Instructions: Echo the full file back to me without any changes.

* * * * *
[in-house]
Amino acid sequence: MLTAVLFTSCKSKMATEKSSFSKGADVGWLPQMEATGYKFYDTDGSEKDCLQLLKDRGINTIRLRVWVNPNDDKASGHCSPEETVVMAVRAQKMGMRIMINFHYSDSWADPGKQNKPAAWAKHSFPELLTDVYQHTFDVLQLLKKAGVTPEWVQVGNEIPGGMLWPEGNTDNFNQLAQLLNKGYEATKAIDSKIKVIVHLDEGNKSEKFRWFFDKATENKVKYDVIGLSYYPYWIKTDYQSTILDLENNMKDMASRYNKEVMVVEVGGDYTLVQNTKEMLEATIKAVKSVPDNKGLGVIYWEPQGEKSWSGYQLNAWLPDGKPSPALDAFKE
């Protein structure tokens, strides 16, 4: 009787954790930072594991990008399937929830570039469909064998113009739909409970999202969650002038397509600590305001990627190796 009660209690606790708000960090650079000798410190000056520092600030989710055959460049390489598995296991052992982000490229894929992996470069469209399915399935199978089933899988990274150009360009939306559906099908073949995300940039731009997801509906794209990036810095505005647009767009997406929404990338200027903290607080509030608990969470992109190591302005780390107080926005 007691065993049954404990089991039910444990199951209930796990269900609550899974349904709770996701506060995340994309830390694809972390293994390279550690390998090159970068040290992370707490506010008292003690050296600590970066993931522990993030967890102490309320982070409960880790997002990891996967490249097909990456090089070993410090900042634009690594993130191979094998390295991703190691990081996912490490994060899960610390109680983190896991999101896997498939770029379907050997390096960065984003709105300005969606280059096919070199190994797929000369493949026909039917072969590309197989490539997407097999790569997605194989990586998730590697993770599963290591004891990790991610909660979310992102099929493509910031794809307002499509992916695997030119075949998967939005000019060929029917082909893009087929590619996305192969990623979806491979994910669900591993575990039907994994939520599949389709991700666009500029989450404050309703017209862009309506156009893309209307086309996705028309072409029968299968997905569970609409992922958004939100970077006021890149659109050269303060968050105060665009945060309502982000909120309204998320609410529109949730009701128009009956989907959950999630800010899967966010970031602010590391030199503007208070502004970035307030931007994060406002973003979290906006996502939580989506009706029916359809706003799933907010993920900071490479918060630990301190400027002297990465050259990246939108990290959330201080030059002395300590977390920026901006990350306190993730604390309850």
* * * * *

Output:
[in-house]
Amino acid sequence: MLTAVLFTSCKSKMATEKSSFSKGADVGWLPQMEATGYKFYDTDGSEKDCLQLLKDRGINTIRLRVWVNPNDDKASGHCSPEETVVMAVRAQKMGMRIMINFHYSDSWADPGKQNKPAAWAKHSFPELLTDVYQHTFDVLQLLKKAGVTPEWVQVGNEIPGGMLWPEGNTDNFNQLAQLLNKGYEATKAIDSKIKVIVHLDEGNKSEKFRWFFDKATENKVKYDVIGLSYYPYWIKTDYQSTILDLENNMKDMASRYNKEVMVVEVGGDYTLVQNTKEMLEATIKAVKSVPDNKGLGVIYWEPQGEKSWSGYQLNAWLPDGKPSPALDAFKE
């Protein structure tokens, strides 16, 4: 009787954790930072594991990008399937929830570039469909064998113009739909409970999202969650002038397509600590305001990627190796 009660209690606790708000960090650079000798410190000056520092600030989710055959460049390489598995296991052992982000490229894929992996470069469209399915399935199978089933899988990274150009360009939306559906099908073949995300940039731009997801509906794209990036810095505005647009767009997406929404990338200027903290607080509030608990969470992109190591302005780390107080926005 007691065993049954404990089991039910444990199951209930796990269900609550899974349904709770996701506060995340994309830390694809972390293994390279550690390998090159970068040290992370707490506010008292003690050296600590970066993931522990993030967890102490309320982070409960880790997002990891996967490249097909990456090089070993410090900042634009690594993130191979094998390295991703190691990081996912490490994060899960610390109680983190896991999101896997498939770029379907050997390096960065984003709105300005969606280059096919070199190994797929000369493949026909039917072969590309197989490539997407097999790569997605194989990586998730590697993770599963290591004891990790991610909660979310992102099929493509910031794809307002499509992916695997030119075949998967939005000019060929029917082909893009087929590619996305192969990623979806491979994910669900591993575990039907994994939520599949389709991700666009500029989450404050309703017209862009309506156009893309209307086309996705028309072409029968299968997905569970609409992922958004939100970077006021890149659109050269303060968050105060665009945060309502982000909120309204998320609410529109949730009701128009009956989907959950999630800010899967966010970031602010590391030199503007208070502004970035307030931007994060406002973003979290906006996502939580989506009706029916359809706003799933907010993920900071490479918060630990301190400027002297990465050259990246939108990290959330201080030059002395300590977390920026901006990350306190993730604390309850």